Adelmo Fornaciari is the real name of the talented Italian musician more commonly known to the world by his nickname Zucchero ("Sugar"), given to him by an elementary school teacher. He began playing the guitar in his home province of Reggio Emilia, focusing on music in the blues/R&B mold…
The liturgy of the Dead – including the Requiem Mass, the Burial Service and the Office of the dead, properly speaking – was granted considerable importance by the Spanish ecclesiastical authorities and by the local church composers from very early times. Throughout the Middle Ages, according to the extant documentary descriptions, the death of a great Lord, such as the Count of Barcelona or the sovereign of any of the Spanish kingdoms of León, Castile, Aragon or Navarre, was usually mourned with impressive ceremonies in which the solemnity of the liturgy was often enhanced by the addition of the planctus, a kind of lengthy optional lament that was sung monophonically and of which several examples have survived.
Third Album by the Italian Prog Band from Savona, which formed originally in 1974.. After 34 years they reformed and released “Il Viaggio di Colombo”, “Dedalo e Icaro” and they now present the new concept album “Il Fuoco sotto la Cenere” (The Fire Under the Ashes) with some special guests: Paolo Siani (Nuova Idea, Equipe 84), Giorgio Usai (Nuova Idea, New Trolls), Pino Ballarini (Rovescio della Medaglia).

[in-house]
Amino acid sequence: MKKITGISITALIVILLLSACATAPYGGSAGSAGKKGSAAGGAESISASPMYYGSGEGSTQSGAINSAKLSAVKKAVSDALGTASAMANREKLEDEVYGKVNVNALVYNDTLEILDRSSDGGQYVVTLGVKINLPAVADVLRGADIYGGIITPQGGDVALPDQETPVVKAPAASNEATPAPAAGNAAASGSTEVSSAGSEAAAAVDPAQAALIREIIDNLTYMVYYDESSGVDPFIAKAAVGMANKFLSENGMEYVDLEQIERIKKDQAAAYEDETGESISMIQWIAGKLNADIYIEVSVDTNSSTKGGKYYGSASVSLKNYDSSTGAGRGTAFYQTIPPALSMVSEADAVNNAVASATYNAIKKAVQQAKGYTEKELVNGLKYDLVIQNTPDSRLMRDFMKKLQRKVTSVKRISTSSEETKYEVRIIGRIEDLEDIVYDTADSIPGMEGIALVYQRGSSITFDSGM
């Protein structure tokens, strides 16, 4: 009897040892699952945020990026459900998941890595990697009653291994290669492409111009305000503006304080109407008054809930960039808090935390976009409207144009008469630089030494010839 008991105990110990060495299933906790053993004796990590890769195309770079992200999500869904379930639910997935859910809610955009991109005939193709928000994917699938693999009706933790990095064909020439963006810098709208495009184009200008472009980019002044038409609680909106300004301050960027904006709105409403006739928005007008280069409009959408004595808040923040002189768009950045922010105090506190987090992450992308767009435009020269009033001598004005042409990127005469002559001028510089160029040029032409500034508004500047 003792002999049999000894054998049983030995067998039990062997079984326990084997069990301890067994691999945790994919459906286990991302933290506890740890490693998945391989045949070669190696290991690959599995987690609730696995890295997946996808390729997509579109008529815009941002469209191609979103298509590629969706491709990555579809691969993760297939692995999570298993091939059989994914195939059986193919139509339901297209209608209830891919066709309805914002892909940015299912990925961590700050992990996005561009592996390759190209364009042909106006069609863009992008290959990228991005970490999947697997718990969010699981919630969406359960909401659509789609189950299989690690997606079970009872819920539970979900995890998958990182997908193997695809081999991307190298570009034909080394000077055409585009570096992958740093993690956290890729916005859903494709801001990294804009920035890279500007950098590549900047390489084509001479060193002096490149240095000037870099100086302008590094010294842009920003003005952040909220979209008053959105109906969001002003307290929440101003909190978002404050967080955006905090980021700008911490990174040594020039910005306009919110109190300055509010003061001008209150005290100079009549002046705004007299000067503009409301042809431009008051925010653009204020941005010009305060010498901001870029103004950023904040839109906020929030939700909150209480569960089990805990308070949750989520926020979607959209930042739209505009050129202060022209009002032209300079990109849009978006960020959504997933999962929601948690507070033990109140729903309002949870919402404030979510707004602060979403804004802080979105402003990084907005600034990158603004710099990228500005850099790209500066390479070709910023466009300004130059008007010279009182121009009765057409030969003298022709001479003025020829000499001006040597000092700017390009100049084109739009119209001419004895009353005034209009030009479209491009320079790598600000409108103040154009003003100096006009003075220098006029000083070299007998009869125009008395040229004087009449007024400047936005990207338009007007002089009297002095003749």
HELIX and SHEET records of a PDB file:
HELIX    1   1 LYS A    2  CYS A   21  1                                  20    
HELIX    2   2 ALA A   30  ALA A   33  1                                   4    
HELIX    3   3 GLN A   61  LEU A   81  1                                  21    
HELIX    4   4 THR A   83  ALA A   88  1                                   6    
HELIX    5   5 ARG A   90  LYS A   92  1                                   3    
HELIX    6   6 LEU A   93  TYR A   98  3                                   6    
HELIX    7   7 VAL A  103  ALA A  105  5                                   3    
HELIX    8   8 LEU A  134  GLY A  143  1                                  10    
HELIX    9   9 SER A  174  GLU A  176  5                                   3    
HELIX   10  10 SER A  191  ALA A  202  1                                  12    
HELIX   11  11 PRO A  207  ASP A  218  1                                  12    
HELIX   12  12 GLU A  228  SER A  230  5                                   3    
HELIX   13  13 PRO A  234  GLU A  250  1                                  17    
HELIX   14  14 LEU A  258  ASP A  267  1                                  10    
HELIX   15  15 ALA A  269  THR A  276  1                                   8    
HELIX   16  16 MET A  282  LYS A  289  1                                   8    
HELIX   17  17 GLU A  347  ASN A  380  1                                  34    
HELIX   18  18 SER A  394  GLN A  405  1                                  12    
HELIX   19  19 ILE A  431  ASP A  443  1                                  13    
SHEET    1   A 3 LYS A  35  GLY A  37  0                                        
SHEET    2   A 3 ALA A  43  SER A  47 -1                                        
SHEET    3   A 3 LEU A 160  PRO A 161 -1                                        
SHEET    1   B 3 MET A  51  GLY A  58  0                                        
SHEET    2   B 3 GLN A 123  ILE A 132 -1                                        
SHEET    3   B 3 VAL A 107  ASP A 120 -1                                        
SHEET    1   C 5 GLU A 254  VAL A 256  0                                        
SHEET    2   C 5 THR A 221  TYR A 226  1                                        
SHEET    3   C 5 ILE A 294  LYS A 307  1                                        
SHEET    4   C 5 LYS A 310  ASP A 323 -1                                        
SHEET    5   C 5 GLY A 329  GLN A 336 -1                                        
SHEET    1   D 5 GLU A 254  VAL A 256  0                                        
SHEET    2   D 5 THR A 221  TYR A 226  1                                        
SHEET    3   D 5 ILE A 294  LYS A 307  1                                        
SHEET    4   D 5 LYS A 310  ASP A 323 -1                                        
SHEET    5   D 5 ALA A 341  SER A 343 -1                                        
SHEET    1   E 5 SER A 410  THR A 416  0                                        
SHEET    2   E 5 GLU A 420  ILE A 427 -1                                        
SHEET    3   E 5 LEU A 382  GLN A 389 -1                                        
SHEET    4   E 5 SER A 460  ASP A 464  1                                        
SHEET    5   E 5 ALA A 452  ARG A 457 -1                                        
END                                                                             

The castrato in Italian opera of the early 18th century had vocal power that was often associated with heroic roles, but Handel wrote several memorable villains for the voice type as well. Indeed, using the castrato's star quality to add depth to his bad guys was one facet of his operatic genius, and the idea of collecting a group of these arias is good enough to recommend this album even apart from the vocal gifts of Spanish countertenor Xavier Sabata. And those gifts are considerable. Sabata is a true operatic countertenor, somewhat in the vein of Philippe Jaroussky (to whose album of Vivaldi heroic arias this release makes a fine companion).